There Will Always Be Security Concerns
When you think about security what's the first thing that comes to mind? Did you lock the doors before going to bed? Would it be better to put the parcel in the trunk of your car rather than simply leaving it on the back seat? How difficult would it be for someone to break into your bank, steal all the money and bankrupt you? That last question doesn't really apply to you, does it? After all, Internet banks don't have physical premises being spied on by cunning thieves, right?
Yes, this is very true, but there are other security concerns that put customers off. After all, we live in the age of the world wide web. A dangerous place filled with hackers and crackers who are attempting to steal your information at every turn. It's fair to say that most banks have incredibly complex security mechanisms to prevent such a thing happening. But, ultimately, we are the weakest link in the chain. Or, to put it another way, hands up who has their online account details 'disguised' as a person's name and telephone number? See how easy it is to steal your details?
No Access To All Banking Facilities From Your Arm Chair
As we noted earlier, ease of access from pretty much anywhere in the world is a big plus point for Internet banks. Our busy lives have made it harder and harder to deal with the everyday, tangible stuff that simply must be done. Even a 10 minute detour to drop a direct debit form to your local branch can turn into a 45 minute journey from hell when you hit the rush hour traffic. Thank heavens for Internet access. Unless, of course...
...your internet connection dies! Sure, most of the time that's not a major issue. You simply get up and go somewhere else where the web is working. But, although that proves universal access works, it's still an inconvenience which is what you were trying to get away from. Have you considered what you would do in the event of your bank's website going down? Scary thought if your only access to you account is via the web.
Your Clunky Computer Might Not Be Up To The Job
Do you remember the excitement that coursed through your body when you unpacked your brand new computer? The hours spent assembling all the components (a job that normally takes on minutes but ended up taking what seemed like an age because, like me, you, 'don't need an instruction manual'). Can you recall regaling your friends with tales of how the digital love of your life opens websites in the blink of an eye? But that was 5 years ago.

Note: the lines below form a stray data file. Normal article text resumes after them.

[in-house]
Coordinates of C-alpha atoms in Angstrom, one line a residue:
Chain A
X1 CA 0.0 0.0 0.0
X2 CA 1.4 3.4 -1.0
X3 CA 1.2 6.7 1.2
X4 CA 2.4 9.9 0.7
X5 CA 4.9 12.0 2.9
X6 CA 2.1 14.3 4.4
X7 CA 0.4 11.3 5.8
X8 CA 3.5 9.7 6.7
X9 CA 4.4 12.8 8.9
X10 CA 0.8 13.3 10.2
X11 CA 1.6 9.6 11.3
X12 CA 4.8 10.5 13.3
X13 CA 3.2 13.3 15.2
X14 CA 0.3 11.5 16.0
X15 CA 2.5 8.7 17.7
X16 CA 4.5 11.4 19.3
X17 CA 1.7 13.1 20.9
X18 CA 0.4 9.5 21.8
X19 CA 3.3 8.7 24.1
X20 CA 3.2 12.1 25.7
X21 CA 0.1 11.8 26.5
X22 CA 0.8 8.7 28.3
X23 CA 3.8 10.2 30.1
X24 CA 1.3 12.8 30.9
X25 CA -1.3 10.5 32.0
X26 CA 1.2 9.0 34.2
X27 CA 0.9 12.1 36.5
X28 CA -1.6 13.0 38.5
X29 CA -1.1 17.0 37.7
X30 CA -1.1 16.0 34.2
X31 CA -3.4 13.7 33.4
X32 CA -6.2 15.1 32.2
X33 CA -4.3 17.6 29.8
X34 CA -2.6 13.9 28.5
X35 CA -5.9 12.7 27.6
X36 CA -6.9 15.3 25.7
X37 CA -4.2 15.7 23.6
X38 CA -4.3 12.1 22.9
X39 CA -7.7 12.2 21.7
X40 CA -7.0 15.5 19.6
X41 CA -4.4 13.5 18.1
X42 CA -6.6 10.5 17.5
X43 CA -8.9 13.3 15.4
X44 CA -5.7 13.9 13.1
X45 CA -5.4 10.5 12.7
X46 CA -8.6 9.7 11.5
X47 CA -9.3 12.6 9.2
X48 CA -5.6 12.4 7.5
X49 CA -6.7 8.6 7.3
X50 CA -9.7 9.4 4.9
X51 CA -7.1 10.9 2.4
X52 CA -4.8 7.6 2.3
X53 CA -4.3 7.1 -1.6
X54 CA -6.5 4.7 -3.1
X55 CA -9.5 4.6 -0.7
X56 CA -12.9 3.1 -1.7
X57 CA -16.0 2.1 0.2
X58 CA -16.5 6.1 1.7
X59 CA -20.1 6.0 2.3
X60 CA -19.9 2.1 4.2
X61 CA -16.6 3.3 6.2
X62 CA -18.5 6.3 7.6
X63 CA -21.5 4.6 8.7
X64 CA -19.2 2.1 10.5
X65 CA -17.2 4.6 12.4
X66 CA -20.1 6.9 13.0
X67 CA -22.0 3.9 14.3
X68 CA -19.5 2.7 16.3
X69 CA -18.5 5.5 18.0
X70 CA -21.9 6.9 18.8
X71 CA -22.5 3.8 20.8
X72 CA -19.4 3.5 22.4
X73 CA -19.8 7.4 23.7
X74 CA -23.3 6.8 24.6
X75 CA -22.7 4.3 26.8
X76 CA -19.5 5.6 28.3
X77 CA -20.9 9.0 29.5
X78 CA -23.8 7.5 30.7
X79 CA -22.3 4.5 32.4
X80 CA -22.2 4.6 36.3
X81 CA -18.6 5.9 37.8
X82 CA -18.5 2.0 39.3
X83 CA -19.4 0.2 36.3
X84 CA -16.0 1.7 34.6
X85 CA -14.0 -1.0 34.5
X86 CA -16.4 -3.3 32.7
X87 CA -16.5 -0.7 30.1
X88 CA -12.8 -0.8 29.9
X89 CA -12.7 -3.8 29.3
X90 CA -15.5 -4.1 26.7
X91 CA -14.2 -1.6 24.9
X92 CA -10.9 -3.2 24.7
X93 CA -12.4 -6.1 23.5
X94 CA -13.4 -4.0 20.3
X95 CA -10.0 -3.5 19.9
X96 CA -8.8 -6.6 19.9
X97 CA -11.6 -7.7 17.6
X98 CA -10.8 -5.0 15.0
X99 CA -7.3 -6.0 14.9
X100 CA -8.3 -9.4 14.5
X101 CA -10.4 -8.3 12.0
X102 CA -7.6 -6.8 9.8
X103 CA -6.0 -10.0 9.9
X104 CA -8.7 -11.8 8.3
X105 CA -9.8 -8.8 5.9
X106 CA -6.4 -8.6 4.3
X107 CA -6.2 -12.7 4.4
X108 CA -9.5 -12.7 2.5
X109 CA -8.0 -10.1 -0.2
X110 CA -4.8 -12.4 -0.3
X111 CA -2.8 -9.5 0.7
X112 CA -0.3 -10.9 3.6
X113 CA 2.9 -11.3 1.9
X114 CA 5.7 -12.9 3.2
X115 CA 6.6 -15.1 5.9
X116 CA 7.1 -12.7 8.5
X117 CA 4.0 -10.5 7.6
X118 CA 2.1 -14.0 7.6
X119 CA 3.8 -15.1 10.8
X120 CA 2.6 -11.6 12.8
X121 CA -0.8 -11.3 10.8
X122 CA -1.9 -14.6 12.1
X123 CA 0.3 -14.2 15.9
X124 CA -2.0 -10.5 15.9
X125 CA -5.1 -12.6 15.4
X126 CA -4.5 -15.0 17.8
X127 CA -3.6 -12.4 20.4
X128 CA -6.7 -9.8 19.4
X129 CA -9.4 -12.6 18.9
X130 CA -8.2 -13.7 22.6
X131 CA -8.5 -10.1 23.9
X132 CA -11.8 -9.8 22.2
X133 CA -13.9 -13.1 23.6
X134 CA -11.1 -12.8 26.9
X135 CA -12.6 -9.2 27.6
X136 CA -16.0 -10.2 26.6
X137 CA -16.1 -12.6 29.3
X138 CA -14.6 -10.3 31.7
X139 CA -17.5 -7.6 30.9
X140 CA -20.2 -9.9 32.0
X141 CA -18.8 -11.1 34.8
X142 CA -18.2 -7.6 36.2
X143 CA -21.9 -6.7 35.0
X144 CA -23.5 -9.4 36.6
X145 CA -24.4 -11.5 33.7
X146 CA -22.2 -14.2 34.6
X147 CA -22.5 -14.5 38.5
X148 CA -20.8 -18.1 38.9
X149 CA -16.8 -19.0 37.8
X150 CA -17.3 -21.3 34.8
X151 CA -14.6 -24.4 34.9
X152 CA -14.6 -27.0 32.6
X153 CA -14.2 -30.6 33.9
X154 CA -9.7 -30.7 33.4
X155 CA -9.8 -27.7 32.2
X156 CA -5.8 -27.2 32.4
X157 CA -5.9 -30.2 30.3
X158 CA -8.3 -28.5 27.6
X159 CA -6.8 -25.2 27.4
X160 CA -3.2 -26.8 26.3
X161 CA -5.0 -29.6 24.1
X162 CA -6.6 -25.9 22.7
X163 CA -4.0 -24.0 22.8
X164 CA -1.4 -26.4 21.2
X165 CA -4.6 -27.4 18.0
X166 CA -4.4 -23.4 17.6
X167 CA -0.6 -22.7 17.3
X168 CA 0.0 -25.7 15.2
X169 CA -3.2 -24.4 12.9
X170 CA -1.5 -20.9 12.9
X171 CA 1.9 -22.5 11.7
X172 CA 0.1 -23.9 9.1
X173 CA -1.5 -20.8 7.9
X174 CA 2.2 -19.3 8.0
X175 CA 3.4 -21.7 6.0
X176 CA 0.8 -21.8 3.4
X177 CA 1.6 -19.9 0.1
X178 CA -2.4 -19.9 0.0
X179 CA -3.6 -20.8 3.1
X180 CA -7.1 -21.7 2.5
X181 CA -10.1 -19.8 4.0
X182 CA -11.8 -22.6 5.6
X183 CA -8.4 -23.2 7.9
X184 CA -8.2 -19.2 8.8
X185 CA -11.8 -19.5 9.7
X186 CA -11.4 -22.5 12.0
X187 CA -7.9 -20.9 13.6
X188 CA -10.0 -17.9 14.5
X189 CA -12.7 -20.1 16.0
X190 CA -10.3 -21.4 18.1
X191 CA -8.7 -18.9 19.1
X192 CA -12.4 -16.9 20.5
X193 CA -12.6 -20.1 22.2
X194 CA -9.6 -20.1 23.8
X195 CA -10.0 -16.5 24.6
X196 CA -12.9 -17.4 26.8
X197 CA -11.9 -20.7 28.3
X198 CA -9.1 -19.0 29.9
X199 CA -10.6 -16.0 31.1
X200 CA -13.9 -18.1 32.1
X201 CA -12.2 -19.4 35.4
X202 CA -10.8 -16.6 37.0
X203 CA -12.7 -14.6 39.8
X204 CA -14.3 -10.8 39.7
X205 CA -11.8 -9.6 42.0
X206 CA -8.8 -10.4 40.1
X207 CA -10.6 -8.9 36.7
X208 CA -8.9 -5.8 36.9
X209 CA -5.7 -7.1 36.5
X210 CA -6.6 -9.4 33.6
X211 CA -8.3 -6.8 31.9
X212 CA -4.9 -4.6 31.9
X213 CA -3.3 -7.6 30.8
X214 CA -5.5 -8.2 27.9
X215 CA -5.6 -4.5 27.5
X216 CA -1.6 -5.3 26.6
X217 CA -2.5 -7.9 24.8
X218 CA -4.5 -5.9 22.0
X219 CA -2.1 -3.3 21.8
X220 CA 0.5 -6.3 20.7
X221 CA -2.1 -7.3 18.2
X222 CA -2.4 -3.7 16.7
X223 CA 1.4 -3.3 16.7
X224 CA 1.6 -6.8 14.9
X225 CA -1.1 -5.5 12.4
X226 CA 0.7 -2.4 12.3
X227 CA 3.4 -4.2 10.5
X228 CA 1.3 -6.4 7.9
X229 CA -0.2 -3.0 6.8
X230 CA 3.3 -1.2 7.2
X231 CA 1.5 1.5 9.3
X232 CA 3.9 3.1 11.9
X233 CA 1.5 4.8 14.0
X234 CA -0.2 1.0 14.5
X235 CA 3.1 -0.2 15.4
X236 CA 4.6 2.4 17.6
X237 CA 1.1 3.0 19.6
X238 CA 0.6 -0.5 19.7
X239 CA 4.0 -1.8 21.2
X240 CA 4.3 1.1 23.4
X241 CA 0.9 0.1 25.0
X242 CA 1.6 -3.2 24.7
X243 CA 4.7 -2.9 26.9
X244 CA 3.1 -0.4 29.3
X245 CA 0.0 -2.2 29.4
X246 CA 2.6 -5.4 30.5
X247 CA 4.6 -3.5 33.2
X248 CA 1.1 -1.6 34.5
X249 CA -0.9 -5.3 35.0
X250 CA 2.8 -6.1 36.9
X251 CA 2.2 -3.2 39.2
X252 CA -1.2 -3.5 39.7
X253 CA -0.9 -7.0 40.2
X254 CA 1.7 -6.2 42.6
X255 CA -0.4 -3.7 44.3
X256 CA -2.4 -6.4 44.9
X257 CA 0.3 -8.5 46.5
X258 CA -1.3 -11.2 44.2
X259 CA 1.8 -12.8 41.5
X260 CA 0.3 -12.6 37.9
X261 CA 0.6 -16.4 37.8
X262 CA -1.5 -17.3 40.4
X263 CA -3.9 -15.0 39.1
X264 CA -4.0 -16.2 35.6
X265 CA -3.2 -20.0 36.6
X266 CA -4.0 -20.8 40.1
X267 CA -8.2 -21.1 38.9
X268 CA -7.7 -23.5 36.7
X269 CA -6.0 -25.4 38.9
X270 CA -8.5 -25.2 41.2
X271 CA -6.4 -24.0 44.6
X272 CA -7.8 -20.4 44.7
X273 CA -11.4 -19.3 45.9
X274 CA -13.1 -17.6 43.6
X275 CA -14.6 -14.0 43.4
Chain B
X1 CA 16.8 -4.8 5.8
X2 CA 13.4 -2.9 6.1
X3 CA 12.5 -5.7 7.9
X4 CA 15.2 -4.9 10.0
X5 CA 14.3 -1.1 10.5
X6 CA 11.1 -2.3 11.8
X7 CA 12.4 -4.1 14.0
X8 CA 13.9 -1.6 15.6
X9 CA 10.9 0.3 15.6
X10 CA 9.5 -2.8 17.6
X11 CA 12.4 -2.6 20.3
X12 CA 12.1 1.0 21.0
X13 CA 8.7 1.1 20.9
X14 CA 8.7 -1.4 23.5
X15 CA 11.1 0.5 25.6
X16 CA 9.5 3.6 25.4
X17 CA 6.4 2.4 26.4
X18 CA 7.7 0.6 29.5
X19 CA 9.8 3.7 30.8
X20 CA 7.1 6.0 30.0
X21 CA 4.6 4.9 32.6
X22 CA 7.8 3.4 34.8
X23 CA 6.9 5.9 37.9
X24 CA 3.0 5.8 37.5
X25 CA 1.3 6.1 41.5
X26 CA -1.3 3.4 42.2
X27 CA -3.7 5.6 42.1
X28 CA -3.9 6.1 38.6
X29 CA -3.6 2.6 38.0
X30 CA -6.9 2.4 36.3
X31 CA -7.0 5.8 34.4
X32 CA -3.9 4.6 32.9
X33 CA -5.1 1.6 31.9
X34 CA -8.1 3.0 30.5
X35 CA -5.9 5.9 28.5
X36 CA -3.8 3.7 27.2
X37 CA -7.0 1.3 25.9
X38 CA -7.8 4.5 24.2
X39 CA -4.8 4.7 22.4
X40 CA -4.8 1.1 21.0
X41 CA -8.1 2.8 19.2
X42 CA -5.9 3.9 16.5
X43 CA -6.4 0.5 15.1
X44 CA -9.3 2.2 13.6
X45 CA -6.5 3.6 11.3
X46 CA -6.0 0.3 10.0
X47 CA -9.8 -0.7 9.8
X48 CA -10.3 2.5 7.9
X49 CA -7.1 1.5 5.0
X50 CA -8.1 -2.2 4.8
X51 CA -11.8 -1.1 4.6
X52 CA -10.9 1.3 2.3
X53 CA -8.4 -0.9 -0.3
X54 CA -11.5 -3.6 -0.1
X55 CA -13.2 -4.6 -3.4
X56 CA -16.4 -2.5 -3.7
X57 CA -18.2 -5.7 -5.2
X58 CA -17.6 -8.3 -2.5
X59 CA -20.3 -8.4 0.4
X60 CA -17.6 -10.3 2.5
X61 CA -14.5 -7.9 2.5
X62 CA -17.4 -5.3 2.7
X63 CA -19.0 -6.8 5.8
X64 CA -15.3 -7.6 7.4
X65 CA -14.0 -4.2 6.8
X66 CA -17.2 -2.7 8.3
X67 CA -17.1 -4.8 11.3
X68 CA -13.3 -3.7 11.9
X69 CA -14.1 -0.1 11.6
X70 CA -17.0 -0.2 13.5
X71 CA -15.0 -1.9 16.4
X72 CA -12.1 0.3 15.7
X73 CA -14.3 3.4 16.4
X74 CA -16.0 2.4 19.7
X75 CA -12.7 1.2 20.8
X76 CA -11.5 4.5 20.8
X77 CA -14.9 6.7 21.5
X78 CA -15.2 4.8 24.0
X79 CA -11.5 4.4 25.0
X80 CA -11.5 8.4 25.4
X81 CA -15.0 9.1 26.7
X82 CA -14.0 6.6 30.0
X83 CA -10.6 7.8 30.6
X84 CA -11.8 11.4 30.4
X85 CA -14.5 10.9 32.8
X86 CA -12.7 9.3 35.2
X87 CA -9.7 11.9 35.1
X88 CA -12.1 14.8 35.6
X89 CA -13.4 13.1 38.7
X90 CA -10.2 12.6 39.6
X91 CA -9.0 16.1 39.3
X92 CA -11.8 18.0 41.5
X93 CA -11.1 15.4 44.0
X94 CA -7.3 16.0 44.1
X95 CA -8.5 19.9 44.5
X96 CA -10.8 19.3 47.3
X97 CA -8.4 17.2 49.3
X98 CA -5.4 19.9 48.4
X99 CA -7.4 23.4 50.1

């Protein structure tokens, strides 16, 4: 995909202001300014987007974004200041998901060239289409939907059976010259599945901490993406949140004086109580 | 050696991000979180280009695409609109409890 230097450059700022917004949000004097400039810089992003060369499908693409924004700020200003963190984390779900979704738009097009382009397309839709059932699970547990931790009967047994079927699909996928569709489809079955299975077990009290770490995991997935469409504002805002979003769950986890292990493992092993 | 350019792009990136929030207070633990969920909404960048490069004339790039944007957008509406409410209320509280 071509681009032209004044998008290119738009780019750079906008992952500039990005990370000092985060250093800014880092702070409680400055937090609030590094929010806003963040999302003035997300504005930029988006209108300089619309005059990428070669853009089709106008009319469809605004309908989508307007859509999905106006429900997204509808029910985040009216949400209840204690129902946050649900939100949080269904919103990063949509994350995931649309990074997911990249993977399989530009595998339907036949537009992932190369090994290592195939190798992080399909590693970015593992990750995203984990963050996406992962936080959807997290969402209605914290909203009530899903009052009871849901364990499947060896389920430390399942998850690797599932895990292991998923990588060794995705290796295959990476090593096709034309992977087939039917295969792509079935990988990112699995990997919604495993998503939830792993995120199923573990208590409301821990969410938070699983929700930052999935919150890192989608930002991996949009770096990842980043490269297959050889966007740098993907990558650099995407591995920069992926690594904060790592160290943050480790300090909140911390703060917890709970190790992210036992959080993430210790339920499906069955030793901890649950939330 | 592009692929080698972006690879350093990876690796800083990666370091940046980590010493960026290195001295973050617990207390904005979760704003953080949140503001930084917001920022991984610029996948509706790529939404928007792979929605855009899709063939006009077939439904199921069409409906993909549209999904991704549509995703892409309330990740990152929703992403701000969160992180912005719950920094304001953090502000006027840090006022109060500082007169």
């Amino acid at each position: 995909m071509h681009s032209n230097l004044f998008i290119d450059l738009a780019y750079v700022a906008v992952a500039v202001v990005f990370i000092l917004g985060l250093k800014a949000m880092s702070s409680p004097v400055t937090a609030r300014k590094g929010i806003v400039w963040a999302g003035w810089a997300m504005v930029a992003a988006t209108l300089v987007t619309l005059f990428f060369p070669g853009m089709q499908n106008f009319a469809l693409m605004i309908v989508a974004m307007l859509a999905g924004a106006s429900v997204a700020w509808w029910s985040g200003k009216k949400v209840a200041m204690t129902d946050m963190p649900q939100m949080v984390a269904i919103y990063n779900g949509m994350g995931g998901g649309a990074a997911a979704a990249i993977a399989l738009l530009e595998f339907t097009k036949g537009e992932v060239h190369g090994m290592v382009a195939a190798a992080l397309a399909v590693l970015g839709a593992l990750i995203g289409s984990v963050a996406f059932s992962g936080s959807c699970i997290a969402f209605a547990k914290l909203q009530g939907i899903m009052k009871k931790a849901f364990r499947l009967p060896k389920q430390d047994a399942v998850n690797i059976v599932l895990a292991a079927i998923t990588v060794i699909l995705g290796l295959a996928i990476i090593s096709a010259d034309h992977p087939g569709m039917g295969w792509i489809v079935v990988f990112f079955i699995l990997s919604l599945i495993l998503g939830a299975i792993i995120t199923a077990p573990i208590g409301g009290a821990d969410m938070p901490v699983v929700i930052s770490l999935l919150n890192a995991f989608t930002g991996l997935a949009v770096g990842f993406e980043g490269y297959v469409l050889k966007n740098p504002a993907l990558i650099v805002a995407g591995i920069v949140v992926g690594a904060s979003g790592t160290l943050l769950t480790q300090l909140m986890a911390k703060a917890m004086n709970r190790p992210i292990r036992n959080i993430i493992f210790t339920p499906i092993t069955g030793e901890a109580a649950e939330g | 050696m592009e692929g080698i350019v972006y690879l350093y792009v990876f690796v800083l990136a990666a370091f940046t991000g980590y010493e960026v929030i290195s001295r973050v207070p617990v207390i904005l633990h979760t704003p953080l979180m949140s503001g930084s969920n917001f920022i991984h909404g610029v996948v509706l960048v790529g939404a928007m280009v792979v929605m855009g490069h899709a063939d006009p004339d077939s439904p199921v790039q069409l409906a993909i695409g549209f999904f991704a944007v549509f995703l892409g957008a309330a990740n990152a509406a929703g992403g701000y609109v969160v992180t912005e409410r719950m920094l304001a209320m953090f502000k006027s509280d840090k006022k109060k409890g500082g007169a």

Technology, both in your computer and on the web, moves on. Sorry, it doesn't move on - it accelerates into the distance at mind boggling speed which few home computer users can ever dream of keeping up with. Now the once pristine companion you welcomed into your life with a fanfare that would rock the heavens sits in the corner; dusty, unloved and slowly failing. Is it any wonder you get tired of waiting for two minutes as your computer tries to load the login page of your Internet bank?
You Don't Speak 'Bankese'
A long time ago, human beings evolved a clever mechanism that allowed to communicate basic commands, warnings and stuff needed to stop them from being eaten by very large, hungry predators. Many, many years later this series of grunts and clicks became something far more complex - the power of human speech. As social animals, the ability to communicate complex ideas and principles has ensured we dominate the planet. But have you ever tried to read a bank's legal documentation? It's mind numbing.
If you're using an Internet only bank you only have two options - wade through swathes of non-sensical words and phrases that will paralyse you with boredom or pick up the phone. If you choose the latter option, expect to either be put on hold for some time or be transferred from department to department as the operator tries to work out what you want (even though you really did select the right options on your phone's keypad). Sticking with a bank that has a physical branch means you have access to staff who don't speak some arcane banking language that was born in the dark ages and they can give you the answers you need instantly.
Do You Know Who I Am?
There is, of course, also the personal aspect of banking. Perhaps you remember the days of being able to visit your branch and speak to your bank manager - someone who knew you - to get help with solving your problem? Those days have gone, replaced by minimal staff numbers, super-efficient services and staff who can't wait to suggest you go online for assistance or to apply for the service you require. With Internet-only banking it's even worse. If you have a problem then you can't visit your local branch - you have to rely on telephone service and online help. You're no longer a person, you're simply a number.
Pros and cons of Internet-only banking. Which route are you going to take?
Written by James Redden
Additional by Alastair Hazell
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Last update: 23 June 2013